But people love them, including clever people who i like and work with. When we started talking about forming a new urban high achievement oriented community – which is currently called Point A – there was a call for a mission statement. i just let go of my resistance and helped make it happen.
Point A – Mission and Commitment
To create a community that:
- Inspires and supports high achievement by the community and its members.
- Propagates itself by spinning off new communities.
- Balances the success of the community with the mandate to radically transform and improve the world.
High achievement means significantly contributing to constructive, extroverted, endeavors. Bringing out the new world that lives in our hearts and making a post-revolutionary paradise for ourselves is not enough. We seek change towards greater humanity and sustainability not just in our lives but in the lives of everyone. The commitment is to be a force pushing for positive change in the world.
High achievement requires high communication. Effective decision systems are of necessity rich/high bandwidth communication environments. On the personal relationship development side we will need to agree on some tool kit which could be transparency tools or landmark or something which MBAs use that we dont know about. The commitment is to be in a dynamic conversation about the needs and desires of both the individuals and the group and be committed to action and experiments which fill those needs and desires.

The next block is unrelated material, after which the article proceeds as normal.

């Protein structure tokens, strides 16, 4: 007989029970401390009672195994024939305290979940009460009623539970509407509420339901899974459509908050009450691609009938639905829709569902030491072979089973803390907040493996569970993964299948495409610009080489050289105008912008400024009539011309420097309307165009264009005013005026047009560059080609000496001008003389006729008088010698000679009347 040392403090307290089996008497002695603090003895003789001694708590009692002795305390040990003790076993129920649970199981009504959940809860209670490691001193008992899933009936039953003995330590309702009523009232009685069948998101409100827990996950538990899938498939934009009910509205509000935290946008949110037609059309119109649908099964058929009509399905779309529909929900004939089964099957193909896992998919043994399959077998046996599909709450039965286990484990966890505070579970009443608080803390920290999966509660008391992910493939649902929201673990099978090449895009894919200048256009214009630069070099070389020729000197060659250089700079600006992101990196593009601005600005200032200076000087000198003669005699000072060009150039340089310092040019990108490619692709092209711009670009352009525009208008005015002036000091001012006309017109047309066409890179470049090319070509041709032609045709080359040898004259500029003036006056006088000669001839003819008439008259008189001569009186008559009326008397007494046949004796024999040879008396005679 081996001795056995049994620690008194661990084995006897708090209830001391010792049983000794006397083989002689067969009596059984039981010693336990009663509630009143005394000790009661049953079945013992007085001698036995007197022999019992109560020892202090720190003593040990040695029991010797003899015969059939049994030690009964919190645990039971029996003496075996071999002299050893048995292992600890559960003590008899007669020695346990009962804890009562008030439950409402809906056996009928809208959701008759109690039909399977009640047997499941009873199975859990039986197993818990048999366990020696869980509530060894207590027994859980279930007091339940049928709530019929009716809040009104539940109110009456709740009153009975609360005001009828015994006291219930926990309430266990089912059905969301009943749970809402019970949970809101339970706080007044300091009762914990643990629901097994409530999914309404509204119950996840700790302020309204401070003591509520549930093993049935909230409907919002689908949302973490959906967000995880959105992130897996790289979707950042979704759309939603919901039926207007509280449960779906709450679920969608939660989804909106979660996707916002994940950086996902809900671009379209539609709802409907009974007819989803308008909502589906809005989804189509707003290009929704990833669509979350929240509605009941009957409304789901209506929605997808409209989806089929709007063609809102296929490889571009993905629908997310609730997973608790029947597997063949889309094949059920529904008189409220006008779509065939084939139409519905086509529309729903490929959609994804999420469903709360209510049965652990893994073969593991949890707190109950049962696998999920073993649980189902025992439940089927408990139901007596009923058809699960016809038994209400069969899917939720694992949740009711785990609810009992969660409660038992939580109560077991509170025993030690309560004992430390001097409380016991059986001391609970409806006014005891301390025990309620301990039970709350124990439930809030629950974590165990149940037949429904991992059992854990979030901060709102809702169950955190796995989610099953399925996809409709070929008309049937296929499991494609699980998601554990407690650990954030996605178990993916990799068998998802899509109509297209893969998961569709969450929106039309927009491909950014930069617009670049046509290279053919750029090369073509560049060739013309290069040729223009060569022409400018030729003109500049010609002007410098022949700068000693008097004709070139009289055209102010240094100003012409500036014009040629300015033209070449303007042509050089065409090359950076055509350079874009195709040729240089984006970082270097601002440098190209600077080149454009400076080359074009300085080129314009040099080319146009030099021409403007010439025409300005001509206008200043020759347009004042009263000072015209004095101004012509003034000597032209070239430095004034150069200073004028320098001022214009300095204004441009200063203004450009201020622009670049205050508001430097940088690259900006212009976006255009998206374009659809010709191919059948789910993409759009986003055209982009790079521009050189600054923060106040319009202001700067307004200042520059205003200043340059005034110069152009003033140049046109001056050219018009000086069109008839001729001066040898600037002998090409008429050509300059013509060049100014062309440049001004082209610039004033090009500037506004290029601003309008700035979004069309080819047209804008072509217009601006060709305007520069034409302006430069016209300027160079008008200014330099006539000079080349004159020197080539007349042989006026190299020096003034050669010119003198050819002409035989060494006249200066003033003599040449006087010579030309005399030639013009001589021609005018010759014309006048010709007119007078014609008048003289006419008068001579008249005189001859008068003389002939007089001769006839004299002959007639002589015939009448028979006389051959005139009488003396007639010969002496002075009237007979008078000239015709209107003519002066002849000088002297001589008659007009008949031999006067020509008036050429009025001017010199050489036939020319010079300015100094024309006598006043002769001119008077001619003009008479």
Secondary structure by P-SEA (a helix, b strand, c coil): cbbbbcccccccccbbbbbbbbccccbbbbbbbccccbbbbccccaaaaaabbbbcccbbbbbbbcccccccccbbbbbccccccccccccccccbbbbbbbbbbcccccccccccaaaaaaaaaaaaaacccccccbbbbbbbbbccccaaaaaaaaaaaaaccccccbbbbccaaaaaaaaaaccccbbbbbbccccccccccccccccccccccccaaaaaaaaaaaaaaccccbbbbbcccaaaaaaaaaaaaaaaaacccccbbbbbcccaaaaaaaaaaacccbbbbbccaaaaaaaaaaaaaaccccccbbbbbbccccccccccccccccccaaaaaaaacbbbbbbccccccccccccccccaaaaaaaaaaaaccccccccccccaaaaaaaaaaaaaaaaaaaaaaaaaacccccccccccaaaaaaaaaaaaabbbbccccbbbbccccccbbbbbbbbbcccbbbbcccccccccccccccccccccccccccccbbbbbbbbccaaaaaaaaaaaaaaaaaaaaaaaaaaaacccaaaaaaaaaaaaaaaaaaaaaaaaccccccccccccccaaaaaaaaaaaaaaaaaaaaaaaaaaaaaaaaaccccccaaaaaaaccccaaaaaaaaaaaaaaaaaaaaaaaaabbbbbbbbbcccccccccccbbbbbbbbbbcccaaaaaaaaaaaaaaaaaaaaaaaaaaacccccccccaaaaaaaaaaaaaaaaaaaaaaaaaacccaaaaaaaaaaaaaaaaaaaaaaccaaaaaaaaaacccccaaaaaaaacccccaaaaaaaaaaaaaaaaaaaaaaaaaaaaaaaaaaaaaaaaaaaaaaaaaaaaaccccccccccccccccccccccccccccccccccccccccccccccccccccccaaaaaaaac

Communiversity: Incubating new communities requires an openness to people outside the residential collective and a willingness to teach and mentor them and learn from them. This part of the project could specialize in assisting with launching economic engines for groups. Modeling successful resource and money management will thus be a high value. The commitment is to look for allies who want to start innovative communities and figure out how we can mutually reach the goals.
Responsibility for more than our footprint. We propose that the community improve the world, and to do so the community must be successful in its mission which will require intelligent tradeoffs.. We recognize our obligation to be advancing improvements which have great leverage. Sharing systems, libraries, labor banks, sustainable manufacturing, clean energy production, worker coops and gift based economic models all likely have a role in this. The commitment is to do an analysis of impact and accessibility and figure out which of these systems makes the most sense to deploy first and what the plan is for likely future systems implementation.
This is clearly not the crowd to do a reality show with. Perhaps 15 of the 19 people assembled thought the values or impact of a reality television production crew filming was not worth whatever we might get paid.